Taxpayer to pay less to balance Jersey's books by 2019
Taxpayers will contribute less than previously expected in order to balance Jersey's budget, the government has announced.
A target of £90m annual savings by 2019 has been revised to £73m following signs of growth in the economy and increased government income.
However, States jobs will be cut and a health tax will be introduced.
Chief minister Ian Gorst said the plan would help Jersey prepare for future challenges.
Mr Gorst singled out "the demographic change" the island faces with an ageing population, as well as the need to ensure Jersey was "competitive from an educational perspective around the globe".
Balancing the books by 2019: How will you be affected?
- Over 400 States jobs to be cut; offset by about 300 new positions created in health and education
- A progressive tax of up to 1% of income to raise £15m for the health service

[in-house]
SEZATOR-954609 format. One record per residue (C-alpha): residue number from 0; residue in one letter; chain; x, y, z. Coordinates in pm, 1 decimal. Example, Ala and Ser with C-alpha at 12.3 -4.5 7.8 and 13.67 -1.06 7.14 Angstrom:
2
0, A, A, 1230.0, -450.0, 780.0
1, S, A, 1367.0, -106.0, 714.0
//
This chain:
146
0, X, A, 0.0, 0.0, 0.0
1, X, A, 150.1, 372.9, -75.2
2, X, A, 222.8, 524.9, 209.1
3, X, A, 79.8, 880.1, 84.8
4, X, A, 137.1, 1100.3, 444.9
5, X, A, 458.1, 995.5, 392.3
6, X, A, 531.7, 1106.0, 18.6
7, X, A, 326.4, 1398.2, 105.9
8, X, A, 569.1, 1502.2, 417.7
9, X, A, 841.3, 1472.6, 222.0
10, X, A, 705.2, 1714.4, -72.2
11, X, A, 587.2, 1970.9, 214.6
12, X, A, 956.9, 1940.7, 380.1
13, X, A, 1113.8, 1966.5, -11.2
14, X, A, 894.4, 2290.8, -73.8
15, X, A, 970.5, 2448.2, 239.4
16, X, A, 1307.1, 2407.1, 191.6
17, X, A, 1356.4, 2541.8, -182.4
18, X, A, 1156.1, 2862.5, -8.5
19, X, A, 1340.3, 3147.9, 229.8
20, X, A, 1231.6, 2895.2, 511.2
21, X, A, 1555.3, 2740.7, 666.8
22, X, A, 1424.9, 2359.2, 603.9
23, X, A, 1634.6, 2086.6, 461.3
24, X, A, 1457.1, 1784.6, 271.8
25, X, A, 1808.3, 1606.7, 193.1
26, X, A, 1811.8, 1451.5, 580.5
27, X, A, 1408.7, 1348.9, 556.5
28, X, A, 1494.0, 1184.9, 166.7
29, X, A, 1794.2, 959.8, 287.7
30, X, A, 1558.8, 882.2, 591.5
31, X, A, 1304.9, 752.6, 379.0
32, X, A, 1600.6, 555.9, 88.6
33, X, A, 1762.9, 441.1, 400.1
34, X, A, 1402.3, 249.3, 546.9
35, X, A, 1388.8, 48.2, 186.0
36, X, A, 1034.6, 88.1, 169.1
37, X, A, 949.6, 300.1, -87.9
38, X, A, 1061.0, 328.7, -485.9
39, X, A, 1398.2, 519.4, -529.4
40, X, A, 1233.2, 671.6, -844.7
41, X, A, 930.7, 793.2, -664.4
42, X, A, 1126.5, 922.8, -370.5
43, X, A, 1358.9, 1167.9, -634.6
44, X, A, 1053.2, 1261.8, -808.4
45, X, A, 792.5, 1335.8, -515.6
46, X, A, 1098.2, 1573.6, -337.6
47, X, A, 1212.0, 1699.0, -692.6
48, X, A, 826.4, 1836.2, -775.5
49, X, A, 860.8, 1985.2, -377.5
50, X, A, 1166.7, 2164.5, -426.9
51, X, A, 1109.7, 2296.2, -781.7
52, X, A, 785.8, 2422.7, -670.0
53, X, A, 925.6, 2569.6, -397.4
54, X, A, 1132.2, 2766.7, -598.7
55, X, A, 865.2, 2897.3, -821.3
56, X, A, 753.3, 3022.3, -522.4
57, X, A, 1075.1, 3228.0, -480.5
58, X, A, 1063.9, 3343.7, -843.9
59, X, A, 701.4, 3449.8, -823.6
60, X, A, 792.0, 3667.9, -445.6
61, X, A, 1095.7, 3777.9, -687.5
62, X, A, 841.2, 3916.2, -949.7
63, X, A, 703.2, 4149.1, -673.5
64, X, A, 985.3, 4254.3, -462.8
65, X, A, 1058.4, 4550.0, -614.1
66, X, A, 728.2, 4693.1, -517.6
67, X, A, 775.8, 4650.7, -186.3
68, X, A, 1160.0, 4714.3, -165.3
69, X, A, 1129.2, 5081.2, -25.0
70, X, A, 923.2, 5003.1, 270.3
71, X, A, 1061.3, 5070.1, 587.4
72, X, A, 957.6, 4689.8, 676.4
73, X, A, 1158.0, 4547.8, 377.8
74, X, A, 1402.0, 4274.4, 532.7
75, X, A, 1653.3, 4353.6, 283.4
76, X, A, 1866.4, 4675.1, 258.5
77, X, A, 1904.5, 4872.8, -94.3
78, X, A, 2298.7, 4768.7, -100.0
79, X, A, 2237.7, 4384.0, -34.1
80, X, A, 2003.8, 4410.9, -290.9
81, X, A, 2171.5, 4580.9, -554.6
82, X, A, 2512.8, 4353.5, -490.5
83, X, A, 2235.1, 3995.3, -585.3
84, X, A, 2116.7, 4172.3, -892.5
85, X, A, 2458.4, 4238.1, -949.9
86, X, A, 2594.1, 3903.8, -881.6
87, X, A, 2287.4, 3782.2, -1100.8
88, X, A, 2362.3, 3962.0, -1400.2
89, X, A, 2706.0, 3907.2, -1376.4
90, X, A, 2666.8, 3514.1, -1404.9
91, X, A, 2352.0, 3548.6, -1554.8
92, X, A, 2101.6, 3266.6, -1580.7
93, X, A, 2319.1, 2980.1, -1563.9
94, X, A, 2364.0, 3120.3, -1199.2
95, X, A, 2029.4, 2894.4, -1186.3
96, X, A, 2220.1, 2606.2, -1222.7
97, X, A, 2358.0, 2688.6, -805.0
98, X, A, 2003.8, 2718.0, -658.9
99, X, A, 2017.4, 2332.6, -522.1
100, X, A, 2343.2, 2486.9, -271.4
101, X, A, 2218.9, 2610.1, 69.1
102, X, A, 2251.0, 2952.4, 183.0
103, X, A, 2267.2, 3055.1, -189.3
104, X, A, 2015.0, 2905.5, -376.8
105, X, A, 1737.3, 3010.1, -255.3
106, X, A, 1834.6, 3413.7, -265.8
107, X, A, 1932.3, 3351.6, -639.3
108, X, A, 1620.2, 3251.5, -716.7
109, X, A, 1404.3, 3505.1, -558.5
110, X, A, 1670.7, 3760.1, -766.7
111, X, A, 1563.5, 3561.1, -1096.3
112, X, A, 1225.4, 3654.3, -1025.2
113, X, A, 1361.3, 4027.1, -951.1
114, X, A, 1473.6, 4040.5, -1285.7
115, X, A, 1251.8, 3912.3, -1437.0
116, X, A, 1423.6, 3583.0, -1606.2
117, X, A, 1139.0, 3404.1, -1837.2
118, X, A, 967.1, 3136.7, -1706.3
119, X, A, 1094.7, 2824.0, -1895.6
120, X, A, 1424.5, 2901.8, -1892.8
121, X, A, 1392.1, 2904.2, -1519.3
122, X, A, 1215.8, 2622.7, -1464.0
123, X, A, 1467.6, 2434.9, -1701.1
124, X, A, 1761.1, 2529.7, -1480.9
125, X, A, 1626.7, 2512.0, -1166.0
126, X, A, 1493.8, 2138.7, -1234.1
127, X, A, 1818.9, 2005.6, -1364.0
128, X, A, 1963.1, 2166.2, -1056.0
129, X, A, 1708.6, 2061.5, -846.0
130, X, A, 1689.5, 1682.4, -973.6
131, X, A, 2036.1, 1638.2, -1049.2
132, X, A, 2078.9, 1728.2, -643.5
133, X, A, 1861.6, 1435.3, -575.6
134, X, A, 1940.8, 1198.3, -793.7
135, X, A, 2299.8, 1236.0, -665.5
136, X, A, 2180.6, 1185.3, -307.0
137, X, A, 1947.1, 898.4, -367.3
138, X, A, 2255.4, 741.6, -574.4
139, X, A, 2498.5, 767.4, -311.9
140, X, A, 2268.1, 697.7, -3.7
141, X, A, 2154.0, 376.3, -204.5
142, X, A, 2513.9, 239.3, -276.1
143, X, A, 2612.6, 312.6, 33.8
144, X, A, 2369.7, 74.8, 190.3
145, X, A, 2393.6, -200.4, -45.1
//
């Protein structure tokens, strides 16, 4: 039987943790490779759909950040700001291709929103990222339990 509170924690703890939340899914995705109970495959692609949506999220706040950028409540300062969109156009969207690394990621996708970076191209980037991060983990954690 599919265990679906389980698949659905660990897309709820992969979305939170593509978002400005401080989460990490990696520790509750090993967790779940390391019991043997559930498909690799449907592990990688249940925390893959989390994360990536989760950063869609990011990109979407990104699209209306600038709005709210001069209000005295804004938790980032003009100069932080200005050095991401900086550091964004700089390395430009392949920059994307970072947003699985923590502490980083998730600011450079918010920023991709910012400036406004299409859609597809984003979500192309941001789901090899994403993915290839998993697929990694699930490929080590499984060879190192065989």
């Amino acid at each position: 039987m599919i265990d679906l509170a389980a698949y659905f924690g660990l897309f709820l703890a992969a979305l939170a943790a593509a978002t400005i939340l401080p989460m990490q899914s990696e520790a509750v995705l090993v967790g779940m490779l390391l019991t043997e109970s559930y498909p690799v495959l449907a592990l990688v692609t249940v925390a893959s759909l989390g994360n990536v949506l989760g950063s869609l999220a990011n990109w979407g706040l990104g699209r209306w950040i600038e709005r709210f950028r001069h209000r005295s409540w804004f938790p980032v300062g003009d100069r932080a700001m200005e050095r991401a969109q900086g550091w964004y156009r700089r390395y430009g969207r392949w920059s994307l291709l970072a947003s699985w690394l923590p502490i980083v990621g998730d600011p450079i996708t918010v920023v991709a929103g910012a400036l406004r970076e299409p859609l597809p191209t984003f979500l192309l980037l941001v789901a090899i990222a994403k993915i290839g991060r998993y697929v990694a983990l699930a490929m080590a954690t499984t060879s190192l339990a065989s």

- A freeze on 2015 benefit spending levels until 2019
- Means tested funding for nursery education
- Extra funding for disadvantaged pupils through the introduction of pupil premium, starting this year
- Businesses and parish authorities will start covering some of the cost of processing household waste, previously paid for by the taxpayer
The health charge will raise £15m a year - less than half the £35m previously predicted by ministers - by charging taxpayers up to 0.5% of their income in 2018 and 1% from 2019.
Mr Gorst said the government was asking the public "to put their hands in their pockets" to provide £15m of the £70m that had been invested in health services over the last two financial plans, but said those earning "the very least" would not have to contribute.
"Only 15% of taxpayers pay at the full 20% rate and, therefore, they will be the only ones paying at the full 0.5% [rate] in 2018 and 1% in 2019", he said.
In total 407 States jobs will be cut by 2019, but there will be 304 new positions introduced in health and education.
The new spending plans for 2017 to 2019 will be debated by the States in September.